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Saying I love you in big lights Benefit: To honor his sick mom, actor Edward Norton brings Woody Allen's latest film to the Senator Theatre to raise money for treatment of brain tumors.

THE BALTIMORE SUN

Amazing, the things a son can do for a mother when the son is Edward Norton, rising Hollywood star, native of Columbia. He can arrange for limousines to appear curbside and a spotlight to shoot a smoky blue arrow high over the Senator Theatre. He can marshal Drew Barrymore for celebrity juice and muster as much glitter as Baltimore can supply on a Wednesday night.

For his mother, who has known better times than now.

They sold out the 900-seat Senator Theatre last night at $75 a head for a special screening of Woody Allen's new movie, "Everyone Says I Love You," starring, among others, Norton and Barrymore. The ticket sales plus other contributions raised more than $100,000 for a Johns Hopkins Hospital oncology team pioneering a new treatment for brain tumors. Norton's mother, Robin, who is 54, had a brain tumor removed there this year.

"I think there's a somewhat disproportionate attention paid to some things," says Norton, 26, who got rave reviews for his film debut last April in "Primal Fear" with Richard Gere. Some things get plenty of press, he says, like the latest Woody Allen movie or anything that moves in the universe of celebrities, of which he is now a part. The work of people like Dr. Henry Brem, well, that tends to make a splash mainly in the medical journals.

Dr. Brem is the Johns Hopkins neurosurgeon who removed his mother's brain tumor. He's the man who -- with scientists at the Massachusetts Institute of Technology and a pharmaceutical company -- has created a new treatment for brain tumors.

The treatment, developed over the last 10 years and approved by the Food and Drug Administration last month, uses a polymer wafer the size of a dime containing cancer-killing chemicals. Doctors remove a tumor and line the spot with these wafers, which release their chemicals over time. Unlike conventional chemotherapy, which usually causes severe side effects, the treatment hits the cancer directly without affecting the rest of the body. No nausea, no hair loss, says Brem.

It's not the sort of thing that gets your name in lights. But maybe it ought to, says Norton.

"He's being too modest," says Norton, nodding his head in the direction of Brem, a big man with a warm smile.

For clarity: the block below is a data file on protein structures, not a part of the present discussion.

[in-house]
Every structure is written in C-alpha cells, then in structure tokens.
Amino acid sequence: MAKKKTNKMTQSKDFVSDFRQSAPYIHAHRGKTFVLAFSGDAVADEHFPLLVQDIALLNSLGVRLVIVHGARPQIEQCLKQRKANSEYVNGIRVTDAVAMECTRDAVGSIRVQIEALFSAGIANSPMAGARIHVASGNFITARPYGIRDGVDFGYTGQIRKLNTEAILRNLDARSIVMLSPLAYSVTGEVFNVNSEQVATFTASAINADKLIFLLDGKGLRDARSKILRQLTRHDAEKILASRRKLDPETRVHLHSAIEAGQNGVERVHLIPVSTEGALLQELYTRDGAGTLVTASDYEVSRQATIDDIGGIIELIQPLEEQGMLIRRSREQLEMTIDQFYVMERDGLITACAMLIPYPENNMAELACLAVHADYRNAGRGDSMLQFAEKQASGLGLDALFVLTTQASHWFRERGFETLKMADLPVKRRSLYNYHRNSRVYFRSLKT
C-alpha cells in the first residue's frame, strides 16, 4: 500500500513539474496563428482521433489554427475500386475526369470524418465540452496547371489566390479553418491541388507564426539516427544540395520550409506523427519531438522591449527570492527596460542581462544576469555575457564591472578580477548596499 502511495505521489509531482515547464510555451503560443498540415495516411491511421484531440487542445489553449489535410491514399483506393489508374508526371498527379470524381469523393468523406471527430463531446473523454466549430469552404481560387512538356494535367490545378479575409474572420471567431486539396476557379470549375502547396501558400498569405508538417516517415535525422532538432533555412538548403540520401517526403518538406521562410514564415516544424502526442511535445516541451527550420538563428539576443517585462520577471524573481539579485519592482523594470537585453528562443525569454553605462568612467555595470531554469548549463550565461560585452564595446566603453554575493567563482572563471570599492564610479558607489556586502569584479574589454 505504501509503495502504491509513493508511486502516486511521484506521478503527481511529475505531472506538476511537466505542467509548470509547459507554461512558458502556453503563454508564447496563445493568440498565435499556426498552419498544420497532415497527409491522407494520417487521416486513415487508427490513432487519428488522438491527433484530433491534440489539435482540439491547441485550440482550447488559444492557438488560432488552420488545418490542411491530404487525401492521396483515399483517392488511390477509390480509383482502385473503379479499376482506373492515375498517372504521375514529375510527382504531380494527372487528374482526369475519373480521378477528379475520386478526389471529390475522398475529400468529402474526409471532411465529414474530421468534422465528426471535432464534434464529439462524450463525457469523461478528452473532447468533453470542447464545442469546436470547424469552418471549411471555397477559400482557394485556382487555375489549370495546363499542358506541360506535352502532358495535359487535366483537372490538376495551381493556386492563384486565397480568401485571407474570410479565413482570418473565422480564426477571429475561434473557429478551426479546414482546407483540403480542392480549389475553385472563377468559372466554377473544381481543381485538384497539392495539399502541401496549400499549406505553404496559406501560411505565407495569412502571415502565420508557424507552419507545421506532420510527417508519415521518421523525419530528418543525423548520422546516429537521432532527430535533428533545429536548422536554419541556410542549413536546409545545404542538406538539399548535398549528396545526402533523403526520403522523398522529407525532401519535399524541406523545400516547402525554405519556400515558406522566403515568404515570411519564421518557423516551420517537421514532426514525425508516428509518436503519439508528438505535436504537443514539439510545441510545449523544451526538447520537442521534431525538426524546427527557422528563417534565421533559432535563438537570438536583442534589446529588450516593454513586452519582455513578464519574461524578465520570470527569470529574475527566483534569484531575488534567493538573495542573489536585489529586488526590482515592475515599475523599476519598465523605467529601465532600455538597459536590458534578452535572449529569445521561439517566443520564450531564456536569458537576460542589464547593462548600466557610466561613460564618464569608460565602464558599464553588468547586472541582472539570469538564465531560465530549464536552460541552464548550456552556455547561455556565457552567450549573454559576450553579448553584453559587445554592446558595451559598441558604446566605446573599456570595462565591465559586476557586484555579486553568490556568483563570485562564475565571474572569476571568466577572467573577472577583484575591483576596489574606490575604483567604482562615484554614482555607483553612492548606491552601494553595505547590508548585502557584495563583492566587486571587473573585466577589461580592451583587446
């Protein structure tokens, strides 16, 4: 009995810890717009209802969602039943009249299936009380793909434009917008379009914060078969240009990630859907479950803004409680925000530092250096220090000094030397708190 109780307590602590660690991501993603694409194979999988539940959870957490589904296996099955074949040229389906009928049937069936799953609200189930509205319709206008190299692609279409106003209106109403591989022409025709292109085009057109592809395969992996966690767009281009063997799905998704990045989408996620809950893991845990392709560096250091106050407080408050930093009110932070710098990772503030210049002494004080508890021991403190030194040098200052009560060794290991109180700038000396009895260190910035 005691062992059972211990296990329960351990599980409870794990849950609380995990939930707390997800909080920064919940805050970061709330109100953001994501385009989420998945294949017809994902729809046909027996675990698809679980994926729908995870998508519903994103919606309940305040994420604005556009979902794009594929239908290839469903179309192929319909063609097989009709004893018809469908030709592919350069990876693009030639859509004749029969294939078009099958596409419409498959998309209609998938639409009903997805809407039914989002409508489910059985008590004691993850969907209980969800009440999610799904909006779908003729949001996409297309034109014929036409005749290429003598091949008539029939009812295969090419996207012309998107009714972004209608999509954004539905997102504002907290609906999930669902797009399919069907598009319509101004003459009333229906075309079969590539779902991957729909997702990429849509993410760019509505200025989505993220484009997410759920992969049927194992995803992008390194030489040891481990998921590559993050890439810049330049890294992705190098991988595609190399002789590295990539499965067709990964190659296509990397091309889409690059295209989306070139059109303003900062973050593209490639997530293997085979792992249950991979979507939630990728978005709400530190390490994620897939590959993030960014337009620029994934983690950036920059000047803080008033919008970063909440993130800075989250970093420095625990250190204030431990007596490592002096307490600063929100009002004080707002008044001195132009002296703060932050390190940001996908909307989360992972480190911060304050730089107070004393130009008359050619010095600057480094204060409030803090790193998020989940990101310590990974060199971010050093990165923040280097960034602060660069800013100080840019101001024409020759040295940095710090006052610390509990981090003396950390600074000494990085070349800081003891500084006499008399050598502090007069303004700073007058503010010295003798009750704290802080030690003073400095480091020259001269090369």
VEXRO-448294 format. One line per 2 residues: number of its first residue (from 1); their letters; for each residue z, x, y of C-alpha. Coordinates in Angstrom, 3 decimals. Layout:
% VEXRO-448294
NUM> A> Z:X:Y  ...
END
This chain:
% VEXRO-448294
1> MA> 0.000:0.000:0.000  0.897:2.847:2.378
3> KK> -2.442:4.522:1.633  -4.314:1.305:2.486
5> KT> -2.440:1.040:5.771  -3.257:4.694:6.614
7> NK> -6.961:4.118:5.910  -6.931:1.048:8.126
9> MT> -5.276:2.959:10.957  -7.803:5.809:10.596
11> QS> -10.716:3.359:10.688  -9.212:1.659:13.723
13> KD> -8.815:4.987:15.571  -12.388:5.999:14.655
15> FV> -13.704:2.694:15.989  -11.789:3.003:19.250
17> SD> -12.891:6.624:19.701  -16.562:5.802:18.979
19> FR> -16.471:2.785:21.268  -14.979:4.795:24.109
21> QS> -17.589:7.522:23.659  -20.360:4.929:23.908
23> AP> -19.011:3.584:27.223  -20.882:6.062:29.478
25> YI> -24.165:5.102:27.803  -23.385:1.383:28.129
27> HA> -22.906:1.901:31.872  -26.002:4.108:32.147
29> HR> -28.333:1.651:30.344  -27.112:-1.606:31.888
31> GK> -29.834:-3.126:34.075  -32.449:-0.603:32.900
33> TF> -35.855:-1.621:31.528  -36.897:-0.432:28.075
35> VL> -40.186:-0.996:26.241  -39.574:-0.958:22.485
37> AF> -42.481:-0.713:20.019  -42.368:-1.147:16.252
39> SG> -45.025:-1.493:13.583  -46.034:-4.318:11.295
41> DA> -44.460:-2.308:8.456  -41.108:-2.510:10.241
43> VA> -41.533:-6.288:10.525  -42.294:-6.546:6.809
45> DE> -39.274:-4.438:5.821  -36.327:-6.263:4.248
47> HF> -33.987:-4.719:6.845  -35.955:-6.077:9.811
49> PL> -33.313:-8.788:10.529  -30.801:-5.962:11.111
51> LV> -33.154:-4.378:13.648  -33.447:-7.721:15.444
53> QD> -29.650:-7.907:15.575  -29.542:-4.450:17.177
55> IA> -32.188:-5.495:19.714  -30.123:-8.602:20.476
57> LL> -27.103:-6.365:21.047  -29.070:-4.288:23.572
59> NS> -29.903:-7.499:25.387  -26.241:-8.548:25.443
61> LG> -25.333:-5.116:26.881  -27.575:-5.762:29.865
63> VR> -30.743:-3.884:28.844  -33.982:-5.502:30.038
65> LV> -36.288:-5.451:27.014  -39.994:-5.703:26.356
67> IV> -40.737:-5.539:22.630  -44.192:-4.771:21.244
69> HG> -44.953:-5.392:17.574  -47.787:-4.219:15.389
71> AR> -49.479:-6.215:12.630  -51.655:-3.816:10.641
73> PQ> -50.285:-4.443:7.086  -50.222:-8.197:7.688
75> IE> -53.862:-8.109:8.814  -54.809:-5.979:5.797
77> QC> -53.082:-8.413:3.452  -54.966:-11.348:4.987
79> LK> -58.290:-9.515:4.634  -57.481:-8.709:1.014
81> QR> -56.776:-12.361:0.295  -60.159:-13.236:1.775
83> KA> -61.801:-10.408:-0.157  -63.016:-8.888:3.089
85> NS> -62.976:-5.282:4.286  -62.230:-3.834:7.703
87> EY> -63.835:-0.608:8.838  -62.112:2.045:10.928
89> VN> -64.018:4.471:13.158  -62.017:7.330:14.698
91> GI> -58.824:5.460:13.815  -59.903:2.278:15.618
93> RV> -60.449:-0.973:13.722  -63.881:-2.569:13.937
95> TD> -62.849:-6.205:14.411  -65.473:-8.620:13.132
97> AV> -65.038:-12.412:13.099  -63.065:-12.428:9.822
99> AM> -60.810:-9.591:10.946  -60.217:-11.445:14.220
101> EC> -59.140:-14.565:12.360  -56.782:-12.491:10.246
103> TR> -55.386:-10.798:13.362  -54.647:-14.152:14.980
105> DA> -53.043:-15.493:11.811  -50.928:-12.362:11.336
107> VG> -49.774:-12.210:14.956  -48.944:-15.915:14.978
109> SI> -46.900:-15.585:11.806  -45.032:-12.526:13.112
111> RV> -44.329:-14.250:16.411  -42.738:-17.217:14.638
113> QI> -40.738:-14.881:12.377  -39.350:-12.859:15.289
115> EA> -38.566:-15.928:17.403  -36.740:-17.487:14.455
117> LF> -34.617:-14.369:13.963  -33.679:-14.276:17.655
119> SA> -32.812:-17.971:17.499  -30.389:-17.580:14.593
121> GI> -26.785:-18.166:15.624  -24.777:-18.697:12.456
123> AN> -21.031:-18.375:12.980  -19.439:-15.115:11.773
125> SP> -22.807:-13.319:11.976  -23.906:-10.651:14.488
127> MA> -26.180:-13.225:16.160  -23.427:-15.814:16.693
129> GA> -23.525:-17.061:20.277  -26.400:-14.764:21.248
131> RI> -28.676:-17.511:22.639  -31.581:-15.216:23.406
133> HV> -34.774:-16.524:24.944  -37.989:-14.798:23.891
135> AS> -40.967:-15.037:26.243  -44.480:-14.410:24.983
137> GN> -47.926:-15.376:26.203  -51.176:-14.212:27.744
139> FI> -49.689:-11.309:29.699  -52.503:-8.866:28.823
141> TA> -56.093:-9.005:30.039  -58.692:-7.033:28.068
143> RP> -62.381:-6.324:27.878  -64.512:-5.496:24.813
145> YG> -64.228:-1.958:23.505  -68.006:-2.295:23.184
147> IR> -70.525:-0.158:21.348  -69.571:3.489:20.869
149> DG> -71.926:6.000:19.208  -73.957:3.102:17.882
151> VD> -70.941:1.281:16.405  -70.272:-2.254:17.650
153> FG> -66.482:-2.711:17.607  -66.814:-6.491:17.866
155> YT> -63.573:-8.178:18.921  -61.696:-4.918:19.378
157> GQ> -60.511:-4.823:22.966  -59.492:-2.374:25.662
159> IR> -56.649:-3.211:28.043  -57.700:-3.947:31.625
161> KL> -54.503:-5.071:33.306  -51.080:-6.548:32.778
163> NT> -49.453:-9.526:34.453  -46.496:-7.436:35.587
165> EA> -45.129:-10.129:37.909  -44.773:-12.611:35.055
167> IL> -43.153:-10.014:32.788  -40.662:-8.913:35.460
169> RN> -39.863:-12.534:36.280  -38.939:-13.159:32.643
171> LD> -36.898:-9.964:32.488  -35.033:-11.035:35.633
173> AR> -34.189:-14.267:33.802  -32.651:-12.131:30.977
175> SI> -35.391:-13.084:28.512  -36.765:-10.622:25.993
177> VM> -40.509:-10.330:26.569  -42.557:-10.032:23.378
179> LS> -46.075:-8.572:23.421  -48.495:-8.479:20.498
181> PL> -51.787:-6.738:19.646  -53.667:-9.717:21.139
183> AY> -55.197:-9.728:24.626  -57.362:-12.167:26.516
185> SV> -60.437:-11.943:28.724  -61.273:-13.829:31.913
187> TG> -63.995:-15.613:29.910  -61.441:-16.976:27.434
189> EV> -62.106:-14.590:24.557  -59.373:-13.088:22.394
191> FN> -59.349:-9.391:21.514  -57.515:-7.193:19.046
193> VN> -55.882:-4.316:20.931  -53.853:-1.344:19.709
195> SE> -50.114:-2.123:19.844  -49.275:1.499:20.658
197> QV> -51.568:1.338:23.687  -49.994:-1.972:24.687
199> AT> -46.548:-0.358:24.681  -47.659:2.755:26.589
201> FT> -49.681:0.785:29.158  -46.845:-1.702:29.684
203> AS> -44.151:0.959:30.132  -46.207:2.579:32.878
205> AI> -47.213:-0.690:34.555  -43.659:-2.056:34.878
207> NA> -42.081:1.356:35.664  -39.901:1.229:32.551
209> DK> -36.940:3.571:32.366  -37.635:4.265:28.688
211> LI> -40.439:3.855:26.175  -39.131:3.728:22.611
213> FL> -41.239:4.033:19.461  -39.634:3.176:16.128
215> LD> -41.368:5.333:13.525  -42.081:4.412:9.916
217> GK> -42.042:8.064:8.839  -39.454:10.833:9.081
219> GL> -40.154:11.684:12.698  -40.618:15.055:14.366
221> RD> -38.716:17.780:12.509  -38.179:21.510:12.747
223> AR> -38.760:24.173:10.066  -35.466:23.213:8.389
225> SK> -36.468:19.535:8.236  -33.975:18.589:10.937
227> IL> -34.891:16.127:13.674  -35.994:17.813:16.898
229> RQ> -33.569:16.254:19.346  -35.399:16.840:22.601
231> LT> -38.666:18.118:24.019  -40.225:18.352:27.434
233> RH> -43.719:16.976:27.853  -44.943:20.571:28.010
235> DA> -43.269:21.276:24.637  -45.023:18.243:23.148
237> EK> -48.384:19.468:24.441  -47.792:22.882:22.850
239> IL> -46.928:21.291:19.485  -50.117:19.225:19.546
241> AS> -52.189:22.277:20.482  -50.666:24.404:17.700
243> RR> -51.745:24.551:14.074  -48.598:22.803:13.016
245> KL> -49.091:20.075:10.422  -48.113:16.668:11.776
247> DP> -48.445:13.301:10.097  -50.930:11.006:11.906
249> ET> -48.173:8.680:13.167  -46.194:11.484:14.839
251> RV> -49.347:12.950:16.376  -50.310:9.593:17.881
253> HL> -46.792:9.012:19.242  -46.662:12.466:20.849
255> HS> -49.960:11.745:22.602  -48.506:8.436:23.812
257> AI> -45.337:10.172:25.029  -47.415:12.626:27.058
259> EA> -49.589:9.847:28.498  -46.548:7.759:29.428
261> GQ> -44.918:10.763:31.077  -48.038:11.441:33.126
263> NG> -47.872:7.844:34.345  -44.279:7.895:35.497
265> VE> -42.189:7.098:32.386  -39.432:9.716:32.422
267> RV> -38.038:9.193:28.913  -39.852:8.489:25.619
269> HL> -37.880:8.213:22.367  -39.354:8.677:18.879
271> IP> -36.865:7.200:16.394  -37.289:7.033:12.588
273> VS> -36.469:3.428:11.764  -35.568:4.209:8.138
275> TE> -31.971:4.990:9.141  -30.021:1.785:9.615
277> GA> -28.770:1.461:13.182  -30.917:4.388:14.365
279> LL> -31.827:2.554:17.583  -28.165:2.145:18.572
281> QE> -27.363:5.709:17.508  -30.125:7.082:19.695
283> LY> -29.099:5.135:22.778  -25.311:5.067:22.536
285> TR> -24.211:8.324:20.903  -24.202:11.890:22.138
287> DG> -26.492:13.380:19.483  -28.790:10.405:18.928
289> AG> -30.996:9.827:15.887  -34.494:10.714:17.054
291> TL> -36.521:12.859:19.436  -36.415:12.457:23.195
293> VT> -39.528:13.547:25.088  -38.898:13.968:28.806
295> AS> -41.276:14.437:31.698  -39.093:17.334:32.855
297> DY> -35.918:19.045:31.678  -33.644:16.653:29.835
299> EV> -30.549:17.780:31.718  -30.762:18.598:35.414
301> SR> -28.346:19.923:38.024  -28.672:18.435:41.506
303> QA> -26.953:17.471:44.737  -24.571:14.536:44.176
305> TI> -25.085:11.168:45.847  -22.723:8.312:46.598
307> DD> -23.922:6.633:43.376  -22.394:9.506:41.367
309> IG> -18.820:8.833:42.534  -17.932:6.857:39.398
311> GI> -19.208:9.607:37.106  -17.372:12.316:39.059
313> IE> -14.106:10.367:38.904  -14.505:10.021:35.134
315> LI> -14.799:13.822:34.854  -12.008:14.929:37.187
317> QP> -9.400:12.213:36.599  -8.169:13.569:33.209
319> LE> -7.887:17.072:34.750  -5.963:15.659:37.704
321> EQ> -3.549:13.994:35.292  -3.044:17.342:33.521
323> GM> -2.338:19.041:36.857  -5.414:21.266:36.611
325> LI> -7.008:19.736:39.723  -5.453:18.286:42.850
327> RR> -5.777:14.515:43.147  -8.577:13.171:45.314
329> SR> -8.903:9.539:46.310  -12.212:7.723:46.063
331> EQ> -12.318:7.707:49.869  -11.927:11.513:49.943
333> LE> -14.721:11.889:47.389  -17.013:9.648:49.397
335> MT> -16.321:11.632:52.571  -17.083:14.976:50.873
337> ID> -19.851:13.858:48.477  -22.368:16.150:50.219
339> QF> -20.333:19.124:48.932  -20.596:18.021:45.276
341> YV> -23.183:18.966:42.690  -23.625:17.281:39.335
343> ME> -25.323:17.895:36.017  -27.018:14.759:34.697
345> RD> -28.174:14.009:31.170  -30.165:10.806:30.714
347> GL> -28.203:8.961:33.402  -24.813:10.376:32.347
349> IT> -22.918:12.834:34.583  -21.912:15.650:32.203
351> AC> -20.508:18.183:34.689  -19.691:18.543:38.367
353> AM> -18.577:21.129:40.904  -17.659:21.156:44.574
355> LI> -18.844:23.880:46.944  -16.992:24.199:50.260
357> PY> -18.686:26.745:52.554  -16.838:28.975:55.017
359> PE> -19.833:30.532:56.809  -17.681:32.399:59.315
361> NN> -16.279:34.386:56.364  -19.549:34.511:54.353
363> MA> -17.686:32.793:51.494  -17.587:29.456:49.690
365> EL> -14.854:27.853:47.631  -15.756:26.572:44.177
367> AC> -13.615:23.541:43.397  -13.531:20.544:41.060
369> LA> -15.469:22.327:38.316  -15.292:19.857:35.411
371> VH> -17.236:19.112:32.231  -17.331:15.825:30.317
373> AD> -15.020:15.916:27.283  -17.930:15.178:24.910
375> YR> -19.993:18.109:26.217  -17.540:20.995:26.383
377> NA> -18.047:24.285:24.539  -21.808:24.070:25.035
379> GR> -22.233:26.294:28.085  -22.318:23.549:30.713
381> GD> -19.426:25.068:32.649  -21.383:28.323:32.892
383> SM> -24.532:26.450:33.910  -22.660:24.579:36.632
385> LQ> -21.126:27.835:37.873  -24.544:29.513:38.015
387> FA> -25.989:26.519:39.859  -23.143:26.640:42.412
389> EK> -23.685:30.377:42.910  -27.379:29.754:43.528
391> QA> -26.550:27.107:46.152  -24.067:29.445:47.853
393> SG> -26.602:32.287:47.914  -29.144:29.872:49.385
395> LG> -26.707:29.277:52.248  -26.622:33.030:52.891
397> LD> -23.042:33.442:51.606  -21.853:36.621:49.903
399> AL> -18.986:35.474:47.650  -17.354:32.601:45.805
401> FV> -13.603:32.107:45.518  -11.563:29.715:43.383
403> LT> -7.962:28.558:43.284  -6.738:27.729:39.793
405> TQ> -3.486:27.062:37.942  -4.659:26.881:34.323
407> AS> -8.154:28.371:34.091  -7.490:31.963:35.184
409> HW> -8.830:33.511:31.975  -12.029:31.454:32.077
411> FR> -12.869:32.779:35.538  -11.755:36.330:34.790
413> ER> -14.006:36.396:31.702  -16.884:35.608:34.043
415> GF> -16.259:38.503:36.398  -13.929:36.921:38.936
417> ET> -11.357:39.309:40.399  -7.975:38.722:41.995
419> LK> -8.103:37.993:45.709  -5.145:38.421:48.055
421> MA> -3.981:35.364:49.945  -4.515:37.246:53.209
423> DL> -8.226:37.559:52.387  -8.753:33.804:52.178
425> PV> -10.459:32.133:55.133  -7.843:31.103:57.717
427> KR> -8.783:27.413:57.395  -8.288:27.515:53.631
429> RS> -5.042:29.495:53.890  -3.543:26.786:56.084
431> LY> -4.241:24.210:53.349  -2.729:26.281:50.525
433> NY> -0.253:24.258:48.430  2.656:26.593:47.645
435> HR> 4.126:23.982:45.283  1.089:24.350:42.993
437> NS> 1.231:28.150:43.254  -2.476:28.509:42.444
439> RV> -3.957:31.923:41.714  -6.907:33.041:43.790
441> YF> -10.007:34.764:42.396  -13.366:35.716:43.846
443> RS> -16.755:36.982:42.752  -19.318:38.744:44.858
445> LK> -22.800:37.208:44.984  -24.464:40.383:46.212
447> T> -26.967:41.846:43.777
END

"It's a rare example of industry, academics and clinicians" cooperating on a project, says Brem. "Working together we have changed the way brain tumors are being treated."

Outside the theater, Robin Norton arrives in time to see her son the celebrity pose for the television cameras with Barrymore for the unveiling of the sidewalk slab marking the occasion of this movie premiere. The slab joins a mosaic of markers for other nights of champagne and glitter: "Diner," "Tin Men," "Primal Fear," "Homicide."

Mrs. Norton, in a straw hat and hot pink blouse, watches and smiles. She's in a wheelchair, her face cocked to one side. She is guided into the theater by her younger son, James, and accompanied by her husband, Ed, and daughter, Molly, and a host of Baltimore's beautiful people, including Mayor Kurt L. Schmoke.

Guests sip champagne from fluted glasses. Waiters circulate with hors d'oeuvres on shiny trays. A trio plays standards under the light of a grand brass chandelier. Mrs. Norton -- who by all accounts is doing well after surgery -- is wheeled through the crowd. The night presents a strange mix of the dreadfully serious and the utterly frivolous.

Woody Allen's first-ever musical, for example, to be released in January, a movie so romantic that in one scene Goldie Hawn actually floats into the evening. A few other surreal things happen, too.

Norton sings romantic songs from the 1920s and '30s. Barrymore too, sort of.

Neither one had any idea that singing was part of the deal when they signed up to appear in the film. Allen wanted it that way. He wanted people who did not sing for a living, people whose singing was rough. He got, among others, Alan Alda and Goldie Hawn and Julia Roberts and Lukas Haas. He told them not to try sneaking in a few voice lessons before the filming began.

After he found out he had to sing in the movie, Norton says, "I spent about three days with a paper bag over my face."

He never earned a dime singing, he says. His father says he did some singing at Wilde Lake High School and at Yale University, adding that his son is "sort of a tenor. It's nice, a nice voice."

Barrymore, 21, wearing a tight black dress, her hair dyed the color of Orange Crush, says she does all of her singing around the house. Just the other day she was tidying up her place in Los Angeles and warbling along with the Rolling Stones, Etta James and Blondie.

Movie-goers will never know what her singing sounds like. Early in the filming, Allen realized that her deep, raspy singing voice didn't suit her character. He had her singing parts dubbed.

Barrymore, a big Woody Allen fan, was not offended.

"He's the best director I've worked for," she says.

Pub Date: 10/31/96

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